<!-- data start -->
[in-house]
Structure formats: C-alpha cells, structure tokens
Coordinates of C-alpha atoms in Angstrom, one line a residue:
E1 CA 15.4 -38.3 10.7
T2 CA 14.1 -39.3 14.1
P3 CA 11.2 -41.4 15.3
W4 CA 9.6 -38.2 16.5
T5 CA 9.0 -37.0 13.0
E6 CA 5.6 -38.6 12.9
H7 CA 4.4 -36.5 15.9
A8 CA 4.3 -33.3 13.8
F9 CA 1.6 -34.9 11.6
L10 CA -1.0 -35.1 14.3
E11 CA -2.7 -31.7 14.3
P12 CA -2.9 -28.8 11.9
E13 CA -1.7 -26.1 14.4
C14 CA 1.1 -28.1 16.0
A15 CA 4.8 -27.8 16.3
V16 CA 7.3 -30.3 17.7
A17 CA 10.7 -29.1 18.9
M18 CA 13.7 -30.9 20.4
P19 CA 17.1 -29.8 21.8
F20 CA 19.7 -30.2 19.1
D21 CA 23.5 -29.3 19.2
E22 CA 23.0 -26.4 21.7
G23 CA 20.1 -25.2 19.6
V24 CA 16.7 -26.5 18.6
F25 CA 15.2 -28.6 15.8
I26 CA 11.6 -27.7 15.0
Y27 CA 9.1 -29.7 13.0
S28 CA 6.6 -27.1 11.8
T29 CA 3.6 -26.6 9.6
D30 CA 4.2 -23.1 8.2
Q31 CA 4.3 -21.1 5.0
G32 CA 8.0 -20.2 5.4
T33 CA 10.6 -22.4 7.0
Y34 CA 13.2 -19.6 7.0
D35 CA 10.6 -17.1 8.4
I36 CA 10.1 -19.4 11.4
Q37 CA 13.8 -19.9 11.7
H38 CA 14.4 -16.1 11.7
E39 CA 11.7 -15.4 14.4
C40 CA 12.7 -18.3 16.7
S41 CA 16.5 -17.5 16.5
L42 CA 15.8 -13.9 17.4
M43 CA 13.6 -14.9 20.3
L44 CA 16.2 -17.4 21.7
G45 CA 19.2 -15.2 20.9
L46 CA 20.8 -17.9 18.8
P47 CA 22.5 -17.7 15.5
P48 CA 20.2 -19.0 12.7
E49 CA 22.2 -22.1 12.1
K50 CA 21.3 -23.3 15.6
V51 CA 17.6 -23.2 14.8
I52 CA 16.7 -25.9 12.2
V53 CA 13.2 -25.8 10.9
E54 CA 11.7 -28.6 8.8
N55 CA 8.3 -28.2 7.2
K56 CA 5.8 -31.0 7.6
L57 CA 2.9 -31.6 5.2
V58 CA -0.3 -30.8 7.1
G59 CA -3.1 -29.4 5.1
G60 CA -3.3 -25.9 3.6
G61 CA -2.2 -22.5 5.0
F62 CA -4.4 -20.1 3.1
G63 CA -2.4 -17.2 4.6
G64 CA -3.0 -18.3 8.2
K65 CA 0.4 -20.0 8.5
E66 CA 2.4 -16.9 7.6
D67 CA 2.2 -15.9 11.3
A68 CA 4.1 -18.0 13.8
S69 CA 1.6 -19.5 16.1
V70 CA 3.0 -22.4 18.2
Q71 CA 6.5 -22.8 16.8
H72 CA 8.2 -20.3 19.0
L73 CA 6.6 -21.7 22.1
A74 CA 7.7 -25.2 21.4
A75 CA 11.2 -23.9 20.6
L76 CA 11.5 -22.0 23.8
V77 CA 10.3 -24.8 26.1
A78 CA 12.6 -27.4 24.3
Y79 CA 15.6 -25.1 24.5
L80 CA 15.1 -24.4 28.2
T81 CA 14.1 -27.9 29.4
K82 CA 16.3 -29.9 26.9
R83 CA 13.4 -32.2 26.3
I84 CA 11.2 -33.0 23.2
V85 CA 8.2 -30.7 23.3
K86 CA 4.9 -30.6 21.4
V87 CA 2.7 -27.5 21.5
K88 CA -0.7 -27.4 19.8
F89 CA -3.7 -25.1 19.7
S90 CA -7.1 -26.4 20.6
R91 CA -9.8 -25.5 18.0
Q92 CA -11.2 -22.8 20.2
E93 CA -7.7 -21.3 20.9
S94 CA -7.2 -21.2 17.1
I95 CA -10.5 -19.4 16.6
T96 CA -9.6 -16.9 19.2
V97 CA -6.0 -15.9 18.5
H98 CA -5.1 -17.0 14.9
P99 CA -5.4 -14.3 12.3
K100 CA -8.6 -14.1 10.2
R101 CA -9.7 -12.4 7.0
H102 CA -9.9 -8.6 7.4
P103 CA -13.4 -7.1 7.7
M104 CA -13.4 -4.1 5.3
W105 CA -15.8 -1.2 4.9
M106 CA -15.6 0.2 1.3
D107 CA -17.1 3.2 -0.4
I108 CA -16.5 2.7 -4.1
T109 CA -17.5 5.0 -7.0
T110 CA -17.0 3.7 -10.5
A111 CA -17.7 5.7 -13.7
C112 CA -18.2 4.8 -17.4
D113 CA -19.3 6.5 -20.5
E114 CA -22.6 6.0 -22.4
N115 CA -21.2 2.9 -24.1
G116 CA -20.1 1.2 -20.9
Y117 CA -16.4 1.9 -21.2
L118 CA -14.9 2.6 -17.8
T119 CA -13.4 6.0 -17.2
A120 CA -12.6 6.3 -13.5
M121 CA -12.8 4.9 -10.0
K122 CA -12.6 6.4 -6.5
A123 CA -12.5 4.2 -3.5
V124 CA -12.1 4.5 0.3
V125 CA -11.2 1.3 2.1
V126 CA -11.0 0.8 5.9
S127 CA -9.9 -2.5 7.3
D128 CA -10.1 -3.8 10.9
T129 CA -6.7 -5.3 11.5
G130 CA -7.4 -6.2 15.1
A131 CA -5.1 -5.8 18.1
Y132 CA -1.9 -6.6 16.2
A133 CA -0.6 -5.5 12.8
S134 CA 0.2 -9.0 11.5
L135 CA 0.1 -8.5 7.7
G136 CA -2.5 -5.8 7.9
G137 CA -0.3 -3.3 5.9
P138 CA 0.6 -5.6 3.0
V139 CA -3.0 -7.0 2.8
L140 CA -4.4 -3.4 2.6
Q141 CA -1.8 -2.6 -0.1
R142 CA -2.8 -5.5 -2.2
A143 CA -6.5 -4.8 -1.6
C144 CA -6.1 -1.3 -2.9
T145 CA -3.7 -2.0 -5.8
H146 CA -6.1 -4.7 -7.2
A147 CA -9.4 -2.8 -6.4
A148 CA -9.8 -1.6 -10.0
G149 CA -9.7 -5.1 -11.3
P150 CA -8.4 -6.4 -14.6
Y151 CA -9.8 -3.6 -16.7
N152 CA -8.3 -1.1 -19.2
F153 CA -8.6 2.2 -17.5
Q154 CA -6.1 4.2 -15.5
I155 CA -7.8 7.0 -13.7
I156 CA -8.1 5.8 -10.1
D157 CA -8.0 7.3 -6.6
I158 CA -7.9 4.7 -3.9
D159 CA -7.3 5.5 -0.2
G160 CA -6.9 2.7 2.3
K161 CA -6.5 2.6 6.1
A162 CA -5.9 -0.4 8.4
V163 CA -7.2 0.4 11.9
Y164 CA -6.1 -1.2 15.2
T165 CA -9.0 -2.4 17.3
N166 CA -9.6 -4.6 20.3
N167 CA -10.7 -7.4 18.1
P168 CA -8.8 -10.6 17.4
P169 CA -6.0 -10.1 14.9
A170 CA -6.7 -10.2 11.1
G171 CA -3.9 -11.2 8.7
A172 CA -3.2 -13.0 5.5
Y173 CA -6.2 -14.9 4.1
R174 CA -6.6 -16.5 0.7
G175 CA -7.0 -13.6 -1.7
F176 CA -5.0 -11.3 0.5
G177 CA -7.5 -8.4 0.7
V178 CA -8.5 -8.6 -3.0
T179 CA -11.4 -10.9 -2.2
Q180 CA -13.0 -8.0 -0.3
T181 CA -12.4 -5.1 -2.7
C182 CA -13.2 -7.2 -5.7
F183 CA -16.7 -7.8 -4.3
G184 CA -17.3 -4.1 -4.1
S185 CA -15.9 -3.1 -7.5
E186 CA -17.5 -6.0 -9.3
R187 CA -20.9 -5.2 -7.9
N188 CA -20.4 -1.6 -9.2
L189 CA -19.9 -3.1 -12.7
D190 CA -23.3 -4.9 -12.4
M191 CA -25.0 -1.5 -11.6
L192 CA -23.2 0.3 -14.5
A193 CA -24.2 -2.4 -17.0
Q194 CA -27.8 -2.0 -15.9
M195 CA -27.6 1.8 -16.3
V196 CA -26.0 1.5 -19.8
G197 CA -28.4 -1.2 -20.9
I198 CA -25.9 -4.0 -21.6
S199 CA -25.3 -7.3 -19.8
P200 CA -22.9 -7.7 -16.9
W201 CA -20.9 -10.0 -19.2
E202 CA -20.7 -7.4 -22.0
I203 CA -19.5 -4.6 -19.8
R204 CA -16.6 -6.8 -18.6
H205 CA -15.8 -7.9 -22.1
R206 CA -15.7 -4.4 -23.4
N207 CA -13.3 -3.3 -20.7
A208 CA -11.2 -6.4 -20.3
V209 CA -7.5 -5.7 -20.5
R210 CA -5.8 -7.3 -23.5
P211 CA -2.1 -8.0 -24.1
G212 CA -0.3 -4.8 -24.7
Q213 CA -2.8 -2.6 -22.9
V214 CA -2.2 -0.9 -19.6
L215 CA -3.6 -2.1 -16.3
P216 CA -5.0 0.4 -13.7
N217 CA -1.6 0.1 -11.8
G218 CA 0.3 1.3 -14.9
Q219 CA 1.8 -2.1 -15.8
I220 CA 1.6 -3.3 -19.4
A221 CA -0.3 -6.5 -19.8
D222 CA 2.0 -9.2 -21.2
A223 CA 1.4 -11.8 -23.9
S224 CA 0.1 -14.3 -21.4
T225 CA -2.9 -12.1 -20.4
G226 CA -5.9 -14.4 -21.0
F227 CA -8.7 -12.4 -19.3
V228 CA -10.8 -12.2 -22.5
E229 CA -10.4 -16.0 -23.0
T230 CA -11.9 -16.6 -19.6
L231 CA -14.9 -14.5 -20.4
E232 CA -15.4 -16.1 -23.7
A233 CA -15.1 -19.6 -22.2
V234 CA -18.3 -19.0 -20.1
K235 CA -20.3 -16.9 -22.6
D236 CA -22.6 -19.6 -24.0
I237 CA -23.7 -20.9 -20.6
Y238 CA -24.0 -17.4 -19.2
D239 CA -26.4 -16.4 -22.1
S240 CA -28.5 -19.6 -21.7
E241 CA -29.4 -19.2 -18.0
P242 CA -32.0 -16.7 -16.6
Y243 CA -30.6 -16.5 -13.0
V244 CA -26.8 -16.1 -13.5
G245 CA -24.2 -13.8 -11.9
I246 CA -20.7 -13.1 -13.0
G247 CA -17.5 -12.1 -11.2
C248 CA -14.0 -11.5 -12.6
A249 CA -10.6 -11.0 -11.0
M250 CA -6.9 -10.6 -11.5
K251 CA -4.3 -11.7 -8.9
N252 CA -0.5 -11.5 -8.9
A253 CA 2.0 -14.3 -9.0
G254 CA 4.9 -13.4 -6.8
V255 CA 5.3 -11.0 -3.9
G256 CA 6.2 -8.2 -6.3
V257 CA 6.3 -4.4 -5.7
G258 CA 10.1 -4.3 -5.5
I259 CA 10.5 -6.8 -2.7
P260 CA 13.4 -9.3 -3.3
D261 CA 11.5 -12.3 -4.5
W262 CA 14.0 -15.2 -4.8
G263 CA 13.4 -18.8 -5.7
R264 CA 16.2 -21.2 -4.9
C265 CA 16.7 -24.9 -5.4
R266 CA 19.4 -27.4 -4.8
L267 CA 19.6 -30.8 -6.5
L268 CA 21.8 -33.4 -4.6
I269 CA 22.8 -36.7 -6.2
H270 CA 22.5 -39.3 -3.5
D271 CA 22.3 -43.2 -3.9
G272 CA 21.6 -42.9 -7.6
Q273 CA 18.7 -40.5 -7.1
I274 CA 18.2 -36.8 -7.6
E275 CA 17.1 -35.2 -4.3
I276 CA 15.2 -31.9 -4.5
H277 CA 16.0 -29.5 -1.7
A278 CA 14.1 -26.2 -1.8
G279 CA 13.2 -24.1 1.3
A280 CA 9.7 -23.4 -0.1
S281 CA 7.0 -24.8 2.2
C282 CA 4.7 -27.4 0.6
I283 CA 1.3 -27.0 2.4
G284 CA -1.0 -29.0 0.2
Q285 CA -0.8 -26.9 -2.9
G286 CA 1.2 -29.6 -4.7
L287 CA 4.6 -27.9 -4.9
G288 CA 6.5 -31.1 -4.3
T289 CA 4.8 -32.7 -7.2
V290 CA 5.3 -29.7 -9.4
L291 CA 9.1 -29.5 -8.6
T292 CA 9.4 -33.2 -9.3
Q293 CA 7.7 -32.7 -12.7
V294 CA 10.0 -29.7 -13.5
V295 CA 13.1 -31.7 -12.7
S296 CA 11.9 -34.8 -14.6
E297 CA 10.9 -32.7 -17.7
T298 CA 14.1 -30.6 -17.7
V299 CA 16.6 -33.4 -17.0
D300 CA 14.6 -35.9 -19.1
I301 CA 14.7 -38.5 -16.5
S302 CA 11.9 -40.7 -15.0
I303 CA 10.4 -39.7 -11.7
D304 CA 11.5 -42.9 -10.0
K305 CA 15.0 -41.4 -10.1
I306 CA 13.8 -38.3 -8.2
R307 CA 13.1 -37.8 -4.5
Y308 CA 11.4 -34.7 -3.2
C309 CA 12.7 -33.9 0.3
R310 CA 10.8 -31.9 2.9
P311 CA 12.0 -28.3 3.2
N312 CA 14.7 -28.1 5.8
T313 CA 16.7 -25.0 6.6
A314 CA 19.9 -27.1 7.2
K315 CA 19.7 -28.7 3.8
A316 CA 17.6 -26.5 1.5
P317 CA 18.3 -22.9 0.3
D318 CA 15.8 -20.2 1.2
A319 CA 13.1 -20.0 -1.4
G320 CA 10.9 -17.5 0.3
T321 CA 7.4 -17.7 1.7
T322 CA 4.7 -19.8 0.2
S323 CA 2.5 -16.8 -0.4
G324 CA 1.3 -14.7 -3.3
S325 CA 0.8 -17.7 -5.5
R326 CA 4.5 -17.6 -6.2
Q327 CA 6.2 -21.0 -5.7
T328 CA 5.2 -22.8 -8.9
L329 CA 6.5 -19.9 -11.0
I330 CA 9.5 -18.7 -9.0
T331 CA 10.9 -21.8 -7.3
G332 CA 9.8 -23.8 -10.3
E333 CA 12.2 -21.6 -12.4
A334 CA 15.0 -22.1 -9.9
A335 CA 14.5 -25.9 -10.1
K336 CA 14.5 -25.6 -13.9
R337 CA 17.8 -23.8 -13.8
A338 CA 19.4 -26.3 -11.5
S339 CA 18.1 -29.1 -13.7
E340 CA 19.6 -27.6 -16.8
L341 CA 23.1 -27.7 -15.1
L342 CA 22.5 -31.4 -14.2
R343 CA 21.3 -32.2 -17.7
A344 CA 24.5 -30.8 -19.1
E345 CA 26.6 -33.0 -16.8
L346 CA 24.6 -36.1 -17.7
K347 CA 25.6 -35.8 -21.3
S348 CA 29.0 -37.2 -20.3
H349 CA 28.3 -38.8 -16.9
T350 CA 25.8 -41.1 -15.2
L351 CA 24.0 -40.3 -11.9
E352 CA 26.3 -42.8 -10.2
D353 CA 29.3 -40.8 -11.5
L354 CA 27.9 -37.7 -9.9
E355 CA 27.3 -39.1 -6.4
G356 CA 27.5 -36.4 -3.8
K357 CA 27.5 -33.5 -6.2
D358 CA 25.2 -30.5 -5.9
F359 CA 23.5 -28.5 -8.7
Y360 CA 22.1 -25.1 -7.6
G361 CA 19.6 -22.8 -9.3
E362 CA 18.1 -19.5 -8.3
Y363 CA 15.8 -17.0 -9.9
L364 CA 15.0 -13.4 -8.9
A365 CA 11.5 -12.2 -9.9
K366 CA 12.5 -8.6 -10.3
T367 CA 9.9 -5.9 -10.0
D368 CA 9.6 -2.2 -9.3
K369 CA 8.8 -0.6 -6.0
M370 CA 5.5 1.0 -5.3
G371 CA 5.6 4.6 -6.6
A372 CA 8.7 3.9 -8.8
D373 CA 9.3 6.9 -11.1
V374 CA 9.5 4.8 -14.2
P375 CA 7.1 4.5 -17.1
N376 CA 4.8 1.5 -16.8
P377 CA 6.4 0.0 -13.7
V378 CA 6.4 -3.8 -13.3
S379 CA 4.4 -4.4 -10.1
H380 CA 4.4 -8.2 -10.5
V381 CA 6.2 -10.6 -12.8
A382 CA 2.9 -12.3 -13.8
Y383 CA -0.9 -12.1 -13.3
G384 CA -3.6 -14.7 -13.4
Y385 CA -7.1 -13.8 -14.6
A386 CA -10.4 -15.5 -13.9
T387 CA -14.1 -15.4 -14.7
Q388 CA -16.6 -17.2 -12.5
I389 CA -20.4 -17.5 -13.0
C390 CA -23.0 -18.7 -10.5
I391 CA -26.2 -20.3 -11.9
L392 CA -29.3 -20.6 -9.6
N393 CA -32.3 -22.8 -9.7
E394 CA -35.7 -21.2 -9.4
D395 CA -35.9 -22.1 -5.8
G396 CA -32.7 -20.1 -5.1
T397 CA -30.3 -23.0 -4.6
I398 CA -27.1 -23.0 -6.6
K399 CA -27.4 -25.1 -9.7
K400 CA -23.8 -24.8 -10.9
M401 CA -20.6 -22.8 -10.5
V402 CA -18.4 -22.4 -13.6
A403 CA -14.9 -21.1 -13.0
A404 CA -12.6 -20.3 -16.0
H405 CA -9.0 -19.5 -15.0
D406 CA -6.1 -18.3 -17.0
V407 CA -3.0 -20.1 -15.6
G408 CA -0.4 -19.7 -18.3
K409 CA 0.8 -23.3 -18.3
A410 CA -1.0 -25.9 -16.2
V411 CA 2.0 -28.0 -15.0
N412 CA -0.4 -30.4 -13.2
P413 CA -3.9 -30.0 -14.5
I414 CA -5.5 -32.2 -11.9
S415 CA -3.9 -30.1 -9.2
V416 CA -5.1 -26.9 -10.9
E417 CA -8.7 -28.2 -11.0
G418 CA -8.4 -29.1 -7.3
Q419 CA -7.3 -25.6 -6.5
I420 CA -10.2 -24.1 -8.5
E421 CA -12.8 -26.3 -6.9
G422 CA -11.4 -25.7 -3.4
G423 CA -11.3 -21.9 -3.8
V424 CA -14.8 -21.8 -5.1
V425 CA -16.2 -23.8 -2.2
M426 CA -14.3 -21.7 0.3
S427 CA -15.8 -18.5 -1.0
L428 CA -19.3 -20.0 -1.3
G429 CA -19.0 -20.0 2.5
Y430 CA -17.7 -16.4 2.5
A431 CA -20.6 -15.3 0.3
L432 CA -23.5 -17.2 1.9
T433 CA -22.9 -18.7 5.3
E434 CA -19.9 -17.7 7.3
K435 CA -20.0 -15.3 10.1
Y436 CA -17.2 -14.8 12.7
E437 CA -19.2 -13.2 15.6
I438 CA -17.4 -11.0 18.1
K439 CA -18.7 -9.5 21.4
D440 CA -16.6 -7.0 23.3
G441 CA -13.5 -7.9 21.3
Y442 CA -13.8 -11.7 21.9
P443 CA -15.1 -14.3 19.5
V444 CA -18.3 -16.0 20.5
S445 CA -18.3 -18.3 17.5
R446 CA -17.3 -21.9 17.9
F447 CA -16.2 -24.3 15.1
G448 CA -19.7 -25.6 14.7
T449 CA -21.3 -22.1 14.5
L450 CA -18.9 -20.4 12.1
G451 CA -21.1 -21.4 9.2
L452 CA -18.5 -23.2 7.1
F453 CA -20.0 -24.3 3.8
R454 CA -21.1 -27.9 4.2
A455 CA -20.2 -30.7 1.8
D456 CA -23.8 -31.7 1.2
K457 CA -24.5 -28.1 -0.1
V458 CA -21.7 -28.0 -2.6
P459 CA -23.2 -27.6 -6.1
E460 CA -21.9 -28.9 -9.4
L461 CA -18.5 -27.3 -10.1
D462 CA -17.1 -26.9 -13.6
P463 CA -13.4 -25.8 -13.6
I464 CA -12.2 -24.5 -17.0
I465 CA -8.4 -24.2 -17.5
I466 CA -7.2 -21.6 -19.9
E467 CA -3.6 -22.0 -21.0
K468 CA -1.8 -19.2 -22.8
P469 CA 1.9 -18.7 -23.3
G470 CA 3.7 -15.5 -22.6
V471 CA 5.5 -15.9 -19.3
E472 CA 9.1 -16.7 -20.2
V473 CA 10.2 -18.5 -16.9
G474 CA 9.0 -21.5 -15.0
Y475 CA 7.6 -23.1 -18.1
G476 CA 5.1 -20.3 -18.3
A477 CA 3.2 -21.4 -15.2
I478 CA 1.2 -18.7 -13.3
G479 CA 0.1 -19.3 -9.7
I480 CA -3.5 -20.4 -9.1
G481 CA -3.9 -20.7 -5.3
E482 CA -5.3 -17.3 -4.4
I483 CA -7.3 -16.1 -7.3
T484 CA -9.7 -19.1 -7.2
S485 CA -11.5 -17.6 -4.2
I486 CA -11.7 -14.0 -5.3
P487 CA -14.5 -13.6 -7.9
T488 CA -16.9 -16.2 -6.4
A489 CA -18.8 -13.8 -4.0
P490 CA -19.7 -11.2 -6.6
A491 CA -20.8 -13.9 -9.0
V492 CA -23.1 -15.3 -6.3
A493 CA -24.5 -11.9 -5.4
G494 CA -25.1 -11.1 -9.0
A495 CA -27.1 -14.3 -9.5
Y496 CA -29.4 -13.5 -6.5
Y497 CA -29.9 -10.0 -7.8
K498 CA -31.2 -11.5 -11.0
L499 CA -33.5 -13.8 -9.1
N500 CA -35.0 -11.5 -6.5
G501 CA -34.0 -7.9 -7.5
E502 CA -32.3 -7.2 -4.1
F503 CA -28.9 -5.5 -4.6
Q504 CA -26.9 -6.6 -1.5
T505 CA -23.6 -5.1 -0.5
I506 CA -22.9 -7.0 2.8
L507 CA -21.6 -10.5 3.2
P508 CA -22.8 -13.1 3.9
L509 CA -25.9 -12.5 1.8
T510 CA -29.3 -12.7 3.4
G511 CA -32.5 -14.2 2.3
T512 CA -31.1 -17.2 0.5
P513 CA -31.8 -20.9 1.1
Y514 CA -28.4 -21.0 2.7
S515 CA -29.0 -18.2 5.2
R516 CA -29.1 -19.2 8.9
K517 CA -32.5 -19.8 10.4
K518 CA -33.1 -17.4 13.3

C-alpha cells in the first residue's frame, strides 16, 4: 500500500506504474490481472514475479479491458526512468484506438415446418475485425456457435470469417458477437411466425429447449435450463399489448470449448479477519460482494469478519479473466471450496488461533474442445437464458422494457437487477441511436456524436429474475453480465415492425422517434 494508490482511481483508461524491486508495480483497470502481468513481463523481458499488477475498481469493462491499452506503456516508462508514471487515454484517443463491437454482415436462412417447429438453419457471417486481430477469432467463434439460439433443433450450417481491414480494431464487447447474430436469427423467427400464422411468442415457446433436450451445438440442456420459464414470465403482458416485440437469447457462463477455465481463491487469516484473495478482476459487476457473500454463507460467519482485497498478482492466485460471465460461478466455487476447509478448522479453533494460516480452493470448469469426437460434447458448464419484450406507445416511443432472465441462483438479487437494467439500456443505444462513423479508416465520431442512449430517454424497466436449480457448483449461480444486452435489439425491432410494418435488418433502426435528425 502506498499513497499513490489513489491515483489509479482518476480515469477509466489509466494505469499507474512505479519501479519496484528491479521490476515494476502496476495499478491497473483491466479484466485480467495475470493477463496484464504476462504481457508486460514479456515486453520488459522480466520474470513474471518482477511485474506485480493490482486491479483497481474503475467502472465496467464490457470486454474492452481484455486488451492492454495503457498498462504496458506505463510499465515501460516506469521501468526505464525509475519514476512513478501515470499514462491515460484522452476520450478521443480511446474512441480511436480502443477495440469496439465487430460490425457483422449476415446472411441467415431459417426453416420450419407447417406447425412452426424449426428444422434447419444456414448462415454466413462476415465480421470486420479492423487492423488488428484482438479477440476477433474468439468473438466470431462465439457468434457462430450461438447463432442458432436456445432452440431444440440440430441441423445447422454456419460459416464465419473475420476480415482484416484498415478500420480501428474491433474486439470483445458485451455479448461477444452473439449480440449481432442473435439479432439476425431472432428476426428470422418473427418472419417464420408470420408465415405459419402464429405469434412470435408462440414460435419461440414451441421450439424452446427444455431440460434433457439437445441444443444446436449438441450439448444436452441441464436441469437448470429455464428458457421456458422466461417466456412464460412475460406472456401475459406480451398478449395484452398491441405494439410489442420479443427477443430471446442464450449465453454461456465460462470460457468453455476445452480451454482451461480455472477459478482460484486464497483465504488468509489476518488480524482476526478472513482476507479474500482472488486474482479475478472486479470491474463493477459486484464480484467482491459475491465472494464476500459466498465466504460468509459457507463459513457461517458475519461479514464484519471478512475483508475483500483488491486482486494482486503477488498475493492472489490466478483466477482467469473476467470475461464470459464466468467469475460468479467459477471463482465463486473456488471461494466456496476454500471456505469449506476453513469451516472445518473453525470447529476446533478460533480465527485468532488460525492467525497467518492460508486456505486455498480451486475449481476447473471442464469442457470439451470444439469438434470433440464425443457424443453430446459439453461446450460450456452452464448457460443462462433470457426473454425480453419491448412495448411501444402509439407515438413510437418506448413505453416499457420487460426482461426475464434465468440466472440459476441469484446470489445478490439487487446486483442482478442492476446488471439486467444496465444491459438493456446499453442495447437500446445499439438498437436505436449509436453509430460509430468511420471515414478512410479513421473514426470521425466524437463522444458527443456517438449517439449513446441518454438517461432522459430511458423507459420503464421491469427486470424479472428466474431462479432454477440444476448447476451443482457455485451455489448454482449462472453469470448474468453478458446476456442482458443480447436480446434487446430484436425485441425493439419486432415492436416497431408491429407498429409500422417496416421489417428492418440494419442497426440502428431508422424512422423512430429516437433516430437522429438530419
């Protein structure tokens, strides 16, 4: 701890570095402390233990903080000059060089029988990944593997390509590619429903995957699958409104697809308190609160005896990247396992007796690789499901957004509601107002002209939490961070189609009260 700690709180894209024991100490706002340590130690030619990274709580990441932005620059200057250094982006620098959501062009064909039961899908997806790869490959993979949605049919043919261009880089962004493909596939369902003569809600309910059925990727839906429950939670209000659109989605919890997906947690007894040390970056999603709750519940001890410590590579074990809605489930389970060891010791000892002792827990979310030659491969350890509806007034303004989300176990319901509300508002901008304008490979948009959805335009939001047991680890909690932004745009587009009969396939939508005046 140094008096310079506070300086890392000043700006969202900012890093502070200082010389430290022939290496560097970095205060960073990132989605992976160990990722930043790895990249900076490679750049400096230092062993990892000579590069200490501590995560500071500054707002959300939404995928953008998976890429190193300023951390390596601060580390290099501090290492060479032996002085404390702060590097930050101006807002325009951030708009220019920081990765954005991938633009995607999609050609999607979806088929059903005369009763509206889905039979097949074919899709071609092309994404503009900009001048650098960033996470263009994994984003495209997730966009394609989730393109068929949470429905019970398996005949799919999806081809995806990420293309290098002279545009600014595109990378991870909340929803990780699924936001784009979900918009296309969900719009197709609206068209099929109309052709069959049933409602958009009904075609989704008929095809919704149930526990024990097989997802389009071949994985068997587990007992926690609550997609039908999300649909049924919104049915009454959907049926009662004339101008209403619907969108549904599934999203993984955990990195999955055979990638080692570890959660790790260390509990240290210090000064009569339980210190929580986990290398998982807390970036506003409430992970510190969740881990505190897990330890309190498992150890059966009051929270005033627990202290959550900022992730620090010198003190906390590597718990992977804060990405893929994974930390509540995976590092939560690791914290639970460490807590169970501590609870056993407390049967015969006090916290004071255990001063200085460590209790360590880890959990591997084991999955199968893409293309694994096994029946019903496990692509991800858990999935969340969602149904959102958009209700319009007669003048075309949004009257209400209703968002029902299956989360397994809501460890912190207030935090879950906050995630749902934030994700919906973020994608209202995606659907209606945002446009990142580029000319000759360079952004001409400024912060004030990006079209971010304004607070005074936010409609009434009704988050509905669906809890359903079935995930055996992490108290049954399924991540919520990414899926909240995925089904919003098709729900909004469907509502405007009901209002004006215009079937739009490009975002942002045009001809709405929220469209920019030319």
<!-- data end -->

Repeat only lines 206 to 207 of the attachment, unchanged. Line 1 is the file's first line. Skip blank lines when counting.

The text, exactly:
I203 CA -19.5 -4.6 -19.8
R204 CA -16.6 -6.8 -18.6